Sandhoff disease diagnosis
Sandhoff disease is commonly diagnosed by testing the activity of the beta-hexosaminidase A and beta-hexosaminidase B enzymes (enzyme assays). People with Sandoff disease have reduced or absent activity of both enzymes. Genetic testing is used to confirm the diagnosis.
Carrier testing is performed to identify individuals who have a gene mutation and may be at risk for having a child or other family members with the same mutation. Carriers usually do not have symptoms related to the gene mutation. Carrier testing is typically offered to individuals who have family members with a genetic condition, family members of an identified carrier, and individuals in ethnic or racial groups known to have a higher carrier rate for a particular condition.
There two types of carrier screening tests: DNA and biochemical. Sandhoff carrier screening is available through DNA or biochemical testing. Most molecular screening only looks for several DNA mutations (changes in genetic code) that lead to decreased production of enzyme. This type of screening often focuses on the mutations seen in one ethnic group and misses those seen in people of other backgrounds. For instance, for Tay-Sachs disease, most molecular screening detects >90% of carriers of Jewish background but only 60% of the mutations found in people of other backgrounds.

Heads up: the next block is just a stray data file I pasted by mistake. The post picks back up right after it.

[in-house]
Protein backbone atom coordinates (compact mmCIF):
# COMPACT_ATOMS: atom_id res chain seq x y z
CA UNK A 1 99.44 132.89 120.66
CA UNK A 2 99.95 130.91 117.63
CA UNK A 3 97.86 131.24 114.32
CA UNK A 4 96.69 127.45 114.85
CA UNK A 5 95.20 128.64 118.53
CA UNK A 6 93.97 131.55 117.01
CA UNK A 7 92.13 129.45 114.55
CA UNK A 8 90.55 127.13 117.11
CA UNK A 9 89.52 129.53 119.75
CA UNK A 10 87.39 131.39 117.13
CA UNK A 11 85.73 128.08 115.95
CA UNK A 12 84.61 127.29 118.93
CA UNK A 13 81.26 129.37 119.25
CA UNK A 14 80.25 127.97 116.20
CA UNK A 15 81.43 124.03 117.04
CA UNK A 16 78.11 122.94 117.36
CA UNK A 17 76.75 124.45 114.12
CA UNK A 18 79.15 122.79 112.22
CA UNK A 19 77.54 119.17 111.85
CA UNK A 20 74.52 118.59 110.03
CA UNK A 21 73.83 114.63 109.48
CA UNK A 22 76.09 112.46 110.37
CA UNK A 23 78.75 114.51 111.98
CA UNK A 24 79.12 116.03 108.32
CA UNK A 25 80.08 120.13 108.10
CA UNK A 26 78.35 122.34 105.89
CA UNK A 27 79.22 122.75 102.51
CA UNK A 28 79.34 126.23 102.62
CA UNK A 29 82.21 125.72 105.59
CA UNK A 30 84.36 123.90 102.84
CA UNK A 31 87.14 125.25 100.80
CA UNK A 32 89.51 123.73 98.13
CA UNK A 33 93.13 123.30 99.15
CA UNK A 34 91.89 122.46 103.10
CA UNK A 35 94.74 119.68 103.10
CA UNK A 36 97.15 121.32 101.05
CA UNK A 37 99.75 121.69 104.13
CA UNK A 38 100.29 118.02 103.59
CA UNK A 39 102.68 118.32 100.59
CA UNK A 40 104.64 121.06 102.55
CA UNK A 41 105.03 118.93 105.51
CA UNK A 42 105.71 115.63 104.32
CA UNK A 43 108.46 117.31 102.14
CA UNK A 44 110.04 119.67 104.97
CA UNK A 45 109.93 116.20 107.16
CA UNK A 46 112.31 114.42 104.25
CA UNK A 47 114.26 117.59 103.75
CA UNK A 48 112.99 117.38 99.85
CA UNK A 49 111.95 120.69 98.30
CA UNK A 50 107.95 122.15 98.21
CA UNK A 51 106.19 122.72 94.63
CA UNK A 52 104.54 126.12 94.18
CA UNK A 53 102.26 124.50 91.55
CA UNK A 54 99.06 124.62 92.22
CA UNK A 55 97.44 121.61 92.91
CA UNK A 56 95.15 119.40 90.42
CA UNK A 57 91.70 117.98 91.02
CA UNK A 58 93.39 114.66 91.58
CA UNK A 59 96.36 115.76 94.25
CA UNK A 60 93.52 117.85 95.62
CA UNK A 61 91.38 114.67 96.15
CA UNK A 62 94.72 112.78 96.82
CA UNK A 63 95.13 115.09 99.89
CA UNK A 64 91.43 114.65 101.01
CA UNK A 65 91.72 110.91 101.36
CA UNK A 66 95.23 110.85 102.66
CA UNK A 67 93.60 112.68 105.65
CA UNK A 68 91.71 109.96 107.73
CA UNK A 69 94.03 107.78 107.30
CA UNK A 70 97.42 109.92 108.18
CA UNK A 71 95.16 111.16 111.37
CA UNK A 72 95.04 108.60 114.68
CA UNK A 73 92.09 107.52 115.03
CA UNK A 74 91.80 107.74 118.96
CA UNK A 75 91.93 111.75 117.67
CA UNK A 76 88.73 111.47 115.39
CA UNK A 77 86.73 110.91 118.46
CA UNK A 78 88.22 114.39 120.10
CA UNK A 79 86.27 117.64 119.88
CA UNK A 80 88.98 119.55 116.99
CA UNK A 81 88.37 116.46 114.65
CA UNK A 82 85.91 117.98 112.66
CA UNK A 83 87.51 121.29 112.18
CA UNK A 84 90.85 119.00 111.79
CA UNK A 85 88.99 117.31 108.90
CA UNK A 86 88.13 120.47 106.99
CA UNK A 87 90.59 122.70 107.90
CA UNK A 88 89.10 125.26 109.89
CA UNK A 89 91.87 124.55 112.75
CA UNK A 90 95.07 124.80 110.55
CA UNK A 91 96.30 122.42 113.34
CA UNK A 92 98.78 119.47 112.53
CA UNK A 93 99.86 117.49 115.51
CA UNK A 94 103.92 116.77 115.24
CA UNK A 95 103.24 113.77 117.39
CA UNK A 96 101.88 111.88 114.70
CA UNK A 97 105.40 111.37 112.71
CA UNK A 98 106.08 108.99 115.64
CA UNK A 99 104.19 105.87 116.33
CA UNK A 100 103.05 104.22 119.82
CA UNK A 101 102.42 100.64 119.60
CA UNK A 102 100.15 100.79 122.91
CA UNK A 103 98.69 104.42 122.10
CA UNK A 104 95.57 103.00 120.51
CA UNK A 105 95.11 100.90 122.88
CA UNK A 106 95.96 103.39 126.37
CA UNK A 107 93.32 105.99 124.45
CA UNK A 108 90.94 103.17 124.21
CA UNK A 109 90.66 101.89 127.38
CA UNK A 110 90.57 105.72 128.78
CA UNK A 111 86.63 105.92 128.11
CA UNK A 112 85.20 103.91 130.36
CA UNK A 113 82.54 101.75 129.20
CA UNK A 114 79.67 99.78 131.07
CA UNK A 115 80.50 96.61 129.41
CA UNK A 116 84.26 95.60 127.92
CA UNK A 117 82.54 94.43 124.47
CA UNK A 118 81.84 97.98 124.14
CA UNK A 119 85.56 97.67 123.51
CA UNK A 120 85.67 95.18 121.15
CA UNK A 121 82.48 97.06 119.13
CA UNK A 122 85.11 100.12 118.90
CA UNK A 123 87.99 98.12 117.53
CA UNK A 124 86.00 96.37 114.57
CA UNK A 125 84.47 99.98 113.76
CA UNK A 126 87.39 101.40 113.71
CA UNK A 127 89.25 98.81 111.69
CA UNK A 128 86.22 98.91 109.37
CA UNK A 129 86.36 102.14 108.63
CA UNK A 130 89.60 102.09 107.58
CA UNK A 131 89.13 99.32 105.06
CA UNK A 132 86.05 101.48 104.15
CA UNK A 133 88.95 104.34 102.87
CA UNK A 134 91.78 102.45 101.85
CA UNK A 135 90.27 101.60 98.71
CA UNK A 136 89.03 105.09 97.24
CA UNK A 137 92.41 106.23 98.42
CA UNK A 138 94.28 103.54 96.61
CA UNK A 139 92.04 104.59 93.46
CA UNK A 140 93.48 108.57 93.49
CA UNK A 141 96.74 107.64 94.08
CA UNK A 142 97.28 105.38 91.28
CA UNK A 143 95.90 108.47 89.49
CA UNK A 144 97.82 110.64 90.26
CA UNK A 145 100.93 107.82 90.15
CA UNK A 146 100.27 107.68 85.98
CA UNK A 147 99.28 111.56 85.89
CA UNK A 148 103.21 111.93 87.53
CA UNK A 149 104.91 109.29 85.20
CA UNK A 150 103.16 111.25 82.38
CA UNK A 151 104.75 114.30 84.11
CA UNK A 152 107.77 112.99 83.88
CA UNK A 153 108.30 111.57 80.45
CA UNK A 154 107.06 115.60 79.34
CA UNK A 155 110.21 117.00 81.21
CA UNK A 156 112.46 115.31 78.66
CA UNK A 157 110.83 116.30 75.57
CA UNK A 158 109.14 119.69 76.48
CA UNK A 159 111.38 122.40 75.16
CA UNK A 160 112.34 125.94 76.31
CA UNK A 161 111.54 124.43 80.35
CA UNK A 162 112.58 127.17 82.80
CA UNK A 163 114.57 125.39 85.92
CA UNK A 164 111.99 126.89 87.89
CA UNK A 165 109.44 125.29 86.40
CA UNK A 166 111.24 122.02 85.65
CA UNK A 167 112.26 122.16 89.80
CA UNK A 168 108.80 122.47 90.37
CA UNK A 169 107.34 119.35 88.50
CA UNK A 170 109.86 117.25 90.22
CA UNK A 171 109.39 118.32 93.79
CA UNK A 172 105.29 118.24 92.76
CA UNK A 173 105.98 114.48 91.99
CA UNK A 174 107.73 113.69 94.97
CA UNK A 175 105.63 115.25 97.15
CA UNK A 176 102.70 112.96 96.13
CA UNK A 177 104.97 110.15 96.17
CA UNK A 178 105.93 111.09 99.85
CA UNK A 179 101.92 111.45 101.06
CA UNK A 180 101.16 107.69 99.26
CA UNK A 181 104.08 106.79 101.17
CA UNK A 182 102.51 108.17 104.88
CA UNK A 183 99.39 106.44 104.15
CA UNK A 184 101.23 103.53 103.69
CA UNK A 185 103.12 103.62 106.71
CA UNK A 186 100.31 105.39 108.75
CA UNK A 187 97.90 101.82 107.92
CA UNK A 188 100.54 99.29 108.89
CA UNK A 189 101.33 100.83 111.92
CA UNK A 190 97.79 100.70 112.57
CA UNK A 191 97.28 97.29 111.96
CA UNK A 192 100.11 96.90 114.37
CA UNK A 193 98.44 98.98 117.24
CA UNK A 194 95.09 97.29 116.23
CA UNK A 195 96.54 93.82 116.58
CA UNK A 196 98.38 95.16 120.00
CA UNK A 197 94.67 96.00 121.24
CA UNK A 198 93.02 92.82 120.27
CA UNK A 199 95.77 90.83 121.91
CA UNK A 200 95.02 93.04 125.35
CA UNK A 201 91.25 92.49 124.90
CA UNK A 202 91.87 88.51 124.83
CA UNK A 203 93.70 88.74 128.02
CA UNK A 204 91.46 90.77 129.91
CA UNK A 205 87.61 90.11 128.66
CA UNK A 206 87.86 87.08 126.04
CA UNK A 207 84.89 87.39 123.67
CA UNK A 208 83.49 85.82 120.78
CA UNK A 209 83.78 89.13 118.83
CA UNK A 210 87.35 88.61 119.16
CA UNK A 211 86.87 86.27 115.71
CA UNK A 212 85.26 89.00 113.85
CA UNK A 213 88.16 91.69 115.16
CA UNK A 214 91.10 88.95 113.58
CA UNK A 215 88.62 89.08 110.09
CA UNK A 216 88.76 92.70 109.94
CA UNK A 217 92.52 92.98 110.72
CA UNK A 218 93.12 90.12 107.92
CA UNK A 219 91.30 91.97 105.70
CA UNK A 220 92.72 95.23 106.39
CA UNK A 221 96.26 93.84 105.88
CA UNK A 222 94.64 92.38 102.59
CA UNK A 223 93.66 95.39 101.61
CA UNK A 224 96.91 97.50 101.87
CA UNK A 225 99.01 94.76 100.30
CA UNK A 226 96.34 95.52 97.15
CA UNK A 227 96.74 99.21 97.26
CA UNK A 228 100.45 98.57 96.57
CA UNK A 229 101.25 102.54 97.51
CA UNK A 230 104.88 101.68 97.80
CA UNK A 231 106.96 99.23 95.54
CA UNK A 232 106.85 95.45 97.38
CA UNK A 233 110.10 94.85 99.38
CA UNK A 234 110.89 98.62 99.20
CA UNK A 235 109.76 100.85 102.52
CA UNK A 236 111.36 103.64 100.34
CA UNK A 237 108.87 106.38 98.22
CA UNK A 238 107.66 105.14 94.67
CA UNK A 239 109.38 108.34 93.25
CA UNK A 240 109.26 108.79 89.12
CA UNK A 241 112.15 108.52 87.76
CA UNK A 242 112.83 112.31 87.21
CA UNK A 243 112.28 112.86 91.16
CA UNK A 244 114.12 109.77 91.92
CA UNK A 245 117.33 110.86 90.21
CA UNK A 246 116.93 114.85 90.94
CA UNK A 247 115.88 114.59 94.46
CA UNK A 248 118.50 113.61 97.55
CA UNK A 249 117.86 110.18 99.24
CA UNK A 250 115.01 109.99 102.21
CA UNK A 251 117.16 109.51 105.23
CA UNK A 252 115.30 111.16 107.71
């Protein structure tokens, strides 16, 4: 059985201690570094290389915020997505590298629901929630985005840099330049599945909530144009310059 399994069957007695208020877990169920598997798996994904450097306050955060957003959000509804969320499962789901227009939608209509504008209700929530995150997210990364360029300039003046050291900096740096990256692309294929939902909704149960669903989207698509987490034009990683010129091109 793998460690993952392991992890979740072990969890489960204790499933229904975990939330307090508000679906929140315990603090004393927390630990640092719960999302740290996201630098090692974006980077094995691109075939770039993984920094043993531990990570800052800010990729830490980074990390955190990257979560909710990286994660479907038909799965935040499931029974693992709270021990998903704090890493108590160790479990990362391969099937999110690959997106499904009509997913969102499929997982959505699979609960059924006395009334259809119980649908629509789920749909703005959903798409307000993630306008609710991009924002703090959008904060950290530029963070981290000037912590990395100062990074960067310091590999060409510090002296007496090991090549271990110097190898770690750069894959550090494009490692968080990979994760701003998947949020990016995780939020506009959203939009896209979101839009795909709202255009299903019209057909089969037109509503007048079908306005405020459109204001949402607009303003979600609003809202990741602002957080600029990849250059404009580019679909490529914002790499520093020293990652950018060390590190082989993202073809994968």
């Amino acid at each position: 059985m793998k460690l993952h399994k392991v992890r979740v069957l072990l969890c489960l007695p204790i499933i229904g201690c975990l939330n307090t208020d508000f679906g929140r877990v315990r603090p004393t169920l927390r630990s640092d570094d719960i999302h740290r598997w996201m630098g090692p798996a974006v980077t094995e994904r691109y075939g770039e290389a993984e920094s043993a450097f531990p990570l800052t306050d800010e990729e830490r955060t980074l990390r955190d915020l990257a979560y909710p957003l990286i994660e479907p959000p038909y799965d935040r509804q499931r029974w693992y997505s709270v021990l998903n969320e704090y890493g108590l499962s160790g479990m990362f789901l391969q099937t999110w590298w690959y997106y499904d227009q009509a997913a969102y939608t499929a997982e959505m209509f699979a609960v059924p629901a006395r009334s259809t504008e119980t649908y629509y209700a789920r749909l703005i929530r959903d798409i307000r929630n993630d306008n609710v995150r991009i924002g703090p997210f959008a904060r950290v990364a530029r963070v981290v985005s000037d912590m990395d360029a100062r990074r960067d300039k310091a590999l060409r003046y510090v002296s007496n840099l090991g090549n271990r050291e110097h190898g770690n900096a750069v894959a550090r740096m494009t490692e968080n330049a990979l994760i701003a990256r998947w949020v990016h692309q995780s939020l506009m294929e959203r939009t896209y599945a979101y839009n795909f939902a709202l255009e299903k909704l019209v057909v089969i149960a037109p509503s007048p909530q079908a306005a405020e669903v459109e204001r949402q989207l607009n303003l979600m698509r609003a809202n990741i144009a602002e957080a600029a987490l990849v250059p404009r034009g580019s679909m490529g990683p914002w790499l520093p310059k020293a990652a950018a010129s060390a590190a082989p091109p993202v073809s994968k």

The second type of molecular screening is called sequencing. This type of genetic carrier screening is accomplished by reading across the DNA code of a specific gene to determine if there are any known mutations (changes in the DNA code). A negative result significantly reduces the chance that you are a carrier, but it does not eliminate the chance, as it is possible that you carry a mutation that has not been discovered yet or that our current technology is unable to detect. It is important to talk with a genetics professional about how your screening results may impact your family’s health.